Wine review — De Bortoli, Illuminati and Mad Fish

De Bortoli Villages Yarra Valley Chardonnay 2012 $18–$22
Despite Australia’s love affair with sauvignon blanc – especially those from Marlborough, New Zealand – chardonnay remains by far our biggest locally grown white variety. By volume, it’s second only to shiraz and it’s increasingly viewed as one of our great specialties. Like shiraz, it comes in many styles, driven largely by regional variations in climate, tempered by particular winemaking and viticultural practices. De Bortoli’s Villages chardonnay, for example, shows the elegant fruit character and structure of the cool Yarra Valley, combined with the subtle textural and flavour nuances of fermentation with ambient yeasts in oak casks.

Illuminati Riparosso Montepulciano d’Abruzzo 2011 $9.49–$11.40
We rediscovered Dino Illuminati’s medium-bodied, savoury red at Woolies, Batemans Bay, in early January. A Chateau Shanahan favourite since its Australian debut in 1991, the wine begins with clean, fresh fruit flavours. Then a delicious, teasing, Italian savouriness sets in, distinguishing it from the generally more fruity Australian styles. The Illuminatis make the wine from the local red variety, montepulciano. Dino Illuminati’s grandfather, Nico, established the business in 1890 and Dino took over on his death. Now in his 80s, Dino remains active in the business with his son, Stefano, largely holding the reins.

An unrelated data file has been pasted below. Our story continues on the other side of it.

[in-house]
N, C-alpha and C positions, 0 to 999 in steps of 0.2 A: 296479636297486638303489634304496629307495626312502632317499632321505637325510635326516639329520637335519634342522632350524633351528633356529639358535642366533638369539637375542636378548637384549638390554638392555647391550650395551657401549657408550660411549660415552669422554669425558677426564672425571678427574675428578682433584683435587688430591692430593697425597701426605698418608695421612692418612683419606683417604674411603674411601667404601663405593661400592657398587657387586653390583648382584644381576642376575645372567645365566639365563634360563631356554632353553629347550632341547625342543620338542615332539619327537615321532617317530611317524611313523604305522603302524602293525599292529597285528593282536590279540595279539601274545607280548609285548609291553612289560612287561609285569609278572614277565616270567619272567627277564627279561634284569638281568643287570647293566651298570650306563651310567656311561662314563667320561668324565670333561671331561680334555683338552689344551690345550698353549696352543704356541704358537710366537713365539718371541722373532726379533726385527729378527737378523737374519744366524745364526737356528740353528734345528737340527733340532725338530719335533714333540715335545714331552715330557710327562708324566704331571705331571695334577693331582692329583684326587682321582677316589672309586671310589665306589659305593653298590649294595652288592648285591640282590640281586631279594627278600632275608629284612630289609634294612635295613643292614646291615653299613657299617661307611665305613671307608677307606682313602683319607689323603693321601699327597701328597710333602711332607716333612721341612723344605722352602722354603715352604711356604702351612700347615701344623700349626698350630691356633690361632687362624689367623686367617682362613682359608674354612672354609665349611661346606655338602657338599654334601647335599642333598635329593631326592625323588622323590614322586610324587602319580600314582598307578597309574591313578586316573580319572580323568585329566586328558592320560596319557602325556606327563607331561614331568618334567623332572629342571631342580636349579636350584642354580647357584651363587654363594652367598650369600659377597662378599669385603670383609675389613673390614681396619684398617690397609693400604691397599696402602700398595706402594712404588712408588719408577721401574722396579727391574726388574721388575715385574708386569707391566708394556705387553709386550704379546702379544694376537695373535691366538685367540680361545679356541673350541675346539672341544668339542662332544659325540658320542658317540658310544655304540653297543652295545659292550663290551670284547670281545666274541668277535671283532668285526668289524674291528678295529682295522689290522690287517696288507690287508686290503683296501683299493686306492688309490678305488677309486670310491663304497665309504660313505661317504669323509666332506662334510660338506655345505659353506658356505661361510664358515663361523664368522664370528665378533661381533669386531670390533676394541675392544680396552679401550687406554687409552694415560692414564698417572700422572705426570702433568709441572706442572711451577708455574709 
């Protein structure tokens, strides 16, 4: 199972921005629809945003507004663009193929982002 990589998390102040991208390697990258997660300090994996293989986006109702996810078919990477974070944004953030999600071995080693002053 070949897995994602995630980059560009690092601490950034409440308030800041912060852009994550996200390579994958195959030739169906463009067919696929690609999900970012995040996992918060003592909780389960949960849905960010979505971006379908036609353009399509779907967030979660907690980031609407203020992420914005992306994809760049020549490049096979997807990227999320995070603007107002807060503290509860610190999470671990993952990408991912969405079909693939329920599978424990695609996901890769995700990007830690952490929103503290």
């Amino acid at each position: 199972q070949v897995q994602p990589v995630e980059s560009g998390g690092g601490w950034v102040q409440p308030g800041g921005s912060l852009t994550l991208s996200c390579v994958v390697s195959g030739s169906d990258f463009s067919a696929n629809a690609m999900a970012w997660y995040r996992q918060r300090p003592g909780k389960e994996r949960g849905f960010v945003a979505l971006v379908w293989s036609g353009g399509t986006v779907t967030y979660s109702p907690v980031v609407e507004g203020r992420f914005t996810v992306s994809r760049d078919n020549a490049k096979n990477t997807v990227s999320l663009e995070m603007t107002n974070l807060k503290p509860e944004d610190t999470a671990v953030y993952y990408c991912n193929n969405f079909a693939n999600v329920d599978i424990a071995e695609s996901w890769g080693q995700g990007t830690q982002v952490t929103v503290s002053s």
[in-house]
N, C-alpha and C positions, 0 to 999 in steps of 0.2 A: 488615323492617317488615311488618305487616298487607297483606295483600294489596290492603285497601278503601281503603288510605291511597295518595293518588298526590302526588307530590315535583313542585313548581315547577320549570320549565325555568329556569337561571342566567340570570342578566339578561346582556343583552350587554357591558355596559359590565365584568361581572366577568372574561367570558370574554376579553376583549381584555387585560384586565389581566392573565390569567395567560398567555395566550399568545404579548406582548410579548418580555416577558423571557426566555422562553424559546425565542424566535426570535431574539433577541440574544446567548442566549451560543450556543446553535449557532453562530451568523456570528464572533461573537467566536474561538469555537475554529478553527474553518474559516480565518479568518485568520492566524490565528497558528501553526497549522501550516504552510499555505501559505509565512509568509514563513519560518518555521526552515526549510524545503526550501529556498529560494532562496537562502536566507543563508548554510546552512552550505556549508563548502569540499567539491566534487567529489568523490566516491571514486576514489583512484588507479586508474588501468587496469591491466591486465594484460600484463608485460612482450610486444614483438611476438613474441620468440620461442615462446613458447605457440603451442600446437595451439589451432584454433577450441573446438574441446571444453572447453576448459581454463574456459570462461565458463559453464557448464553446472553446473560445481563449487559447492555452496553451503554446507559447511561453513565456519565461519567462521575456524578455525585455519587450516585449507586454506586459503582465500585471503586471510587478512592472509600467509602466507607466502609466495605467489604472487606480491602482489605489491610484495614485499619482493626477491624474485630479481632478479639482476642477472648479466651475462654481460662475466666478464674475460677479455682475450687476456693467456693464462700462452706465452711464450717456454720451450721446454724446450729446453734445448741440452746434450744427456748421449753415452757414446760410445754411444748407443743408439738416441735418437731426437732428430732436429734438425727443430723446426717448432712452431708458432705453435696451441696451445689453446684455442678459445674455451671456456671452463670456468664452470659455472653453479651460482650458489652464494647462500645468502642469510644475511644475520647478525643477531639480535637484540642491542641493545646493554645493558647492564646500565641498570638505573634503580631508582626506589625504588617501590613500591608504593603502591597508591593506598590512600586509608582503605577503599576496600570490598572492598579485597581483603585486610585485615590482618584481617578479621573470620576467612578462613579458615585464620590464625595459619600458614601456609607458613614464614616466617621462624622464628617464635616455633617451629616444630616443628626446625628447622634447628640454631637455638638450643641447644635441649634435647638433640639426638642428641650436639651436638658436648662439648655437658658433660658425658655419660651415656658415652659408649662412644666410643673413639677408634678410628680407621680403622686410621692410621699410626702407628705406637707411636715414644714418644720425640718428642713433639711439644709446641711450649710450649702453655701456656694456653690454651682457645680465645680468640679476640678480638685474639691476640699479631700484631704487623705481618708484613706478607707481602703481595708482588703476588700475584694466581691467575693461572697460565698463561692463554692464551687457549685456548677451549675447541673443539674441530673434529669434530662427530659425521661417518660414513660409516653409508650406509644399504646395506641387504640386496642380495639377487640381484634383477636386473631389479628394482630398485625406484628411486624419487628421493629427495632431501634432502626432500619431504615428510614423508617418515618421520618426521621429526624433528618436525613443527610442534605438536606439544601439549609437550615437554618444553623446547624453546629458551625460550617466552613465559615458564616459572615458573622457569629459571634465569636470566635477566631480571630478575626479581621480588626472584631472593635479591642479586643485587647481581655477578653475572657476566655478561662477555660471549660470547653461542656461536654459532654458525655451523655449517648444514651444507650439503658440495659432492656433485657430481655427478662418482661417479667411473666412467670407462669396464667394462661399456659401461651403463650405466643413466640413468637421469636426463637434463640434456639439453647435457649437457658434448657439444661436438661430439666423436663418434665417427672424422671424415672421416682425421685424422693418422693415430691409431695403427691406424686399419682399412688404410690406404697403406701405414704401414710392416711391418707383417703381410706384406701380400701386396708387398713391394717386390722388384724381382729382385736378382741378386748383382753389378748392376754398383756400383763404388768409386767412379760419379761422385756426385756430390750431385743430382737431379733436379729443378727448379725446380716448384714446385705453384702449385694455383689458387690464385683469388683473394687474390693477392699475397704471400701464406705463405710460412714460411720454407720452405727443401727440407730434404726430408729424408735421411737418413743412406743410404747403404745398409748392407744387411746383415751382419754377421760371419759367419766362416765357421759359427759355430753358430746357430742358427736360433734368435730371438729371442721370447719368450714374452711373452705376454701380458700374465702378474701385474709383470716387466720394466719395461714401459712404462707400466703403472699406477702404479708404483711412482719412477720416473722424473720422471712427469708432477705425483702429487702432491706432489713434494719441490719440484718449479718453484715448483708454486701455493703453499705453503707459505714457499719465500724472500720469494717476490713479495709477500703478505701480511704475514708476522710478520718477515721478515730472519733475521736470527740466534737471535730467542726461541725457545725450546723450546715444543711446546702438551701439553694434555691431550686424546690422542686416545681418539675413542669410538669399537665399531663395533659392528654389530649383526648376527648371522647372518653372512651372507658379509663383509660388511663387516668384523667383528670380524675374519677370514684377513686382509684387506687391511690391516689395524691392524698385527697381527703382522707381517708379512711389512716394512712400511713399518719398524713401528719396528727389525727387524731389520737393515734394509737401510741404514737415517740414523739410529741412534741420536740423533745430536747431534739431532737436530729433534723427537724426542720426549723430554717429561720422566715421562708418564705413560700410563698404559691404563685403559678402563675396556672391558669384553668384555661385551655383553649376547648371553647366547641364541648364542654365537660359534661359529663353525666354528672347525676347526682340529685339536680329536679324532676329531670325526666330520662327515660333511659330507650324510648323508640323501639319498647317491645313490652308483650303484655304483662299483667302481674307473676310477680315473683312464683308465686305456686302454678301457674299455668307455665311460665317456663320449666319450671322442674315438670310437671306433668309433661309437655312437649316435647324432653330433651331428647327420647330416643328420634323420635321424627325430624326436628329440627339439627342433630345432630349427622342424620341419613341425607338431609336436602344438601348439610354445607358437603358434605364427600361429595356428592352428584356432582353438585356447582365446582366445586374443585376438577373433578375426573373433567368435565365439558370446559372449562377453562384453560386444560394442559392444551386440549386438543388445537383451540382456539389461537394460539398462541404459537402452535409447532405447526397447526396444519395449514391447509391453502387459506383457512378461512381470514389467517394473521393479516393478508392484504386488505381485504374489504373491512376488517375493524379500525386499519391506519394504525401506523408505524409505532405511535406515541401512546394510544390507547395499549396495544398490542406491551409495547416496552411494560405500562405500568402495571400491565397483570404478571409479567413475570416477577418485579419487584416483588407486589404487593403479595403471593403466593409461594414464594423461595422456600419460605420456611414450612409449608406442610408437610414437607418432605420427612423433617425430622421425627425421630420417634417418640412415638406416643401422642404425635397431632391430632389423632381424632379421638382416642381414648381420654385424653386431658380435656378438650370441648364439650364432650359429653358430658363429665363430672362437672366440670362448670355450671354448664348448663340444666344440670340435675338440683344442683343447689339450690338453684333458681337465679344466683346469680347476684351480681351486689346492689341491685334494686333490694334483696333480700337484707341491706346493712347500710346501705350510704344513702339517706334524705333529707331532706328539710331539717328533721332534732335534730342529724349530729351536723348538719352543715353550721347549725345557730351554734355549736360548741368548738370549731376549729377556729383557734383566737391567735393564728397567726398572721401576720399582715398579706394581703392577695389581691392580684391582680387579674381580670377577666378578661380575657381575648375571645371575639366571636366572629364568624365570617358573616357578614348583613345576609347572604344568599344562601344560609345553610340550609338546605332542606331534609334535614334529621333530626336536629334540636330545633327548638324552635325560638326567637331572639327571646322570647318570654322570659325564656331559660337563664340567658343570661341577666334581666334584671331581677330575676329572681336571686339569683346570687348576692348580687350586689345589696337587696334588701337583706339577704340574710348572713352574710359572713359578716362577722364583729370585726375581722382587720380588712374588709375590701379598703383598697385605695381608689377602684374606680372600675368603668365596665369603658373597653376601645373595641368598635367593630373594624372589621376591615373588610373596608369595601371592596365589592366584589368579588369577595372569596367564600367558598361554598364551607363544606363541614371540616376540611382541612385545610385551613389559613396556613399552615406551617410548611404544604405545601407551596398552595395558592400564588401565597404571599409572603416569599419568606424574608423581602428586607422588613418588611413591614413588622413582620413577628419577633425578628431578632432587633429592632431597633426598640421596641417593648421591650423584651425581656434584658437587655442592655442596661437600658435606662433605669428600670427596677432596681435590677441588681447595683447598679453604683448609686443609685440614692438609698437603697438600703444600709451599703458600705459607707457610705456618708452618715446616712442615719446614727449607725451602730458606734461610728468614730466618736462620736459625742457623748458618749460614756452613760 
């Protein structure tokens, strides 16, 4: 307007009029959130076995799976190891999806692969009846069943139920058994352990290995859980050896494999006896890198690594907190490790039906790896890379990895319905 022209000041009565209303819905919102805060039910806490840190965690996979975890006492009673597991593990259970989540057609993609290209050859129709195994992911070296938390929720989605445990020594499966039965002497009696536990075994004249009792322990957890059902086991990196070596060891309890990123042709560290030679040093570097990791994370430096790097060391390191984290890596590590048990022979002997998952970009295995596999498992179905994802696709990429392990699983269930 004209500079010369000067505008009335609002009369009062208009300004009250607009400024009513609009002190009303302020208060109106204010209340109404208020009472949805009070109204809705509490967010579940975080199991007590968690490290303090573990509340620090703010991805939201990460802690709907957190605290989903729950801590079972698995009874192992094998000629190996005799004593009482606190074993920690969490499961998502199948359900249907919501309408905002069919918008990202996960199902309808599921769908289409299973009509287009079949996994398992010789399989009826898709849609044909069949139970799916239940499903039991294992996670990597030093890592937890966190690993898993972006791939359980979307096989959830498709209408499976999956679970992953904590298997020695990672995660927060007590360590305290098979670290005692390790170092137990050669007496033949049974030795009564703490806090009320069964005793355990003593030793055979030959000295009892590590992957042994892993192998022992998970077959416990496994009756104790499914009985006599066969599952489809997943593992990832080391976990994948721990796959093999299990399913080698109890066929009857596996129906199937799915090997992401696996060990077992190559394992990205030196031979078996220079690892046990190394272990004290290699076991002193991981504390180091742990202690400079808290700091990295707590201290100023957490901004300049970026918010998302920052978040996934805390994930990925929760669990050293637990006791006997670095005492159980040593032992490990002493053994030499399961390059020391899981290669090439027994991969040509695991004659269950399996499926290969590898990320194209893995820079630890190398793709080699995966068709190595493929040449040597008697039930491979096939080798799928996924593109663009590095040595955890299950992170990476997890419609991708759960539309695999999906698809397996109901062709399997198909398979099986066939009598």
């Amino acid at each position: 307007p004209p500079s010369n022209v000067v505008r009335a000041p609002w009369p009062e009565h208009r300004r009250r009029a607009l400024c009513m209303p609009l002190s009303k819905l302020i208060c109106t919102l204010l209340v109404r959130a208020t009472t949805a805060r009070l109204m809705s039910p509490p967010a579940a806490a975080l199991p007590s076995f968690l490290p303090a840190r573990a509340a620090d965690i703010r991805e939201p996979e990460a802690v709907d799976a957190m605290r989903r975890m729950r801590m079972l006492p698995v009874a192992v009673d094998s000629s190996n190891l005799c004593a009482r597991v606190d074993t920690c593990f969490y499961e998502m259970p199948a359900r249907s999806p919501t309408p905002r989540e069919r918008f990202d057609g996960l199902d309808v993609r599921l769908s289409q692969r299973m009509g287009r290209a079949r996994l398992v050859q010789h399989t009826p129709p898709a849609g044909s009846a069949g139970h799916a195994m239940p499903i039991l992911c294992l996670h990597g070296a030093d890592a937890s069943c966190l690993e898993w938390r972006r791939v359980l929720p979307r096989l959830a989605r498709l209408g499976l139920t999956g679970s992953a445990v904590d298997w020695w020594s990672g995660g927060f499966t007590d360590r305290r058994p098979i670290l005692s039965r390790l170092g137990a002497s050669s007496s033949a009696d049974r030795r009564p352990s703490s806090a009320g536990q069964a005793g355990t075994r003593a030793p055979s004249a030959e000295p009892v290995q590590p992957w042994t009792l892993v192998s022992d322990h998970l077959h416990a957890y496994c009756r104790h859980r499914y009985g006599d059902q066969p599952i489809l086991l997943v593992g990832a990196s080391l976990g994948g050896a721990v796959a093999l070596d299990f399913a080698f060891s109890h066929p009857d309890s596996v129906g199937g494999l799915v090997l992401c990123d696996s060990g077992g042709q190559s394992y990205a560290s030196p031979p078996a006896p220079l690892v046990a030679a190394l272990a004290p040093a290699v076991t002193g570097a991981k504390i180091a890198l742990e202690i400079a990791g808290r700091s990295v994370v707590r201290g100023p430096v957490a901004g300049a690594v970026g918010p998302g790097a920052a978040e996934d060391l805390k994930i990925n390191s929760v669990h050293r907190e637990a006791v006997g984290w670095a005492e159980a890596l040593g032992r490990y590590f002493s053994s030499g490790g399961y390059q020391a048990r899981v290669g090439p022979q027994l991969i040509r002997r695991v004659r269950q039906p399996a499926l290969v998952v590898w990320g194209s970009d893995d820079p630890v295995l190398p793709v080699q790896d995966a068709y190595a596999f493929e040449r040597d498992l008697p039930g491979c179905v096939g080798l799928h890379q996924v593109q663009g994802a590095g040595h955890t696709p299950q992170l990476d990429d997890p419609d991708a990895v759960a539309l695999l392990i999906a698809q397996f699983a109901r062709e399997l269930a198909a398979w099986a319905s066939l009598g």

Mad Fish Gold Turtle Margaret River Chardonnay 2012 $14.25–$15
A mad fish and a gold turtle seem unlikely companions in a wine name. But the wine, from Jeff and Amy Burch’s Howard Park Winery, Margaret River, offers extraordinarily good drinking at a bargain price. Sourced from the Wilyabrup and Karridale sub-regions, Gold Turtle Chardonnay offers bright, fresh nectarine-like varietal flavour with lively acidity and a rich texture derived from a natural fermentation in barrel and extended maturation on yeast lees. The screw cap on wines of this calibre enables reliable cellaring for perhaps five years from vintage. It’s a notably fruitier, rounder style than the more elegant De Bortoli wine reviewed today.

Copyright © Chris Shanahan 2014
First published 9 February 2014 in the Canberra Times

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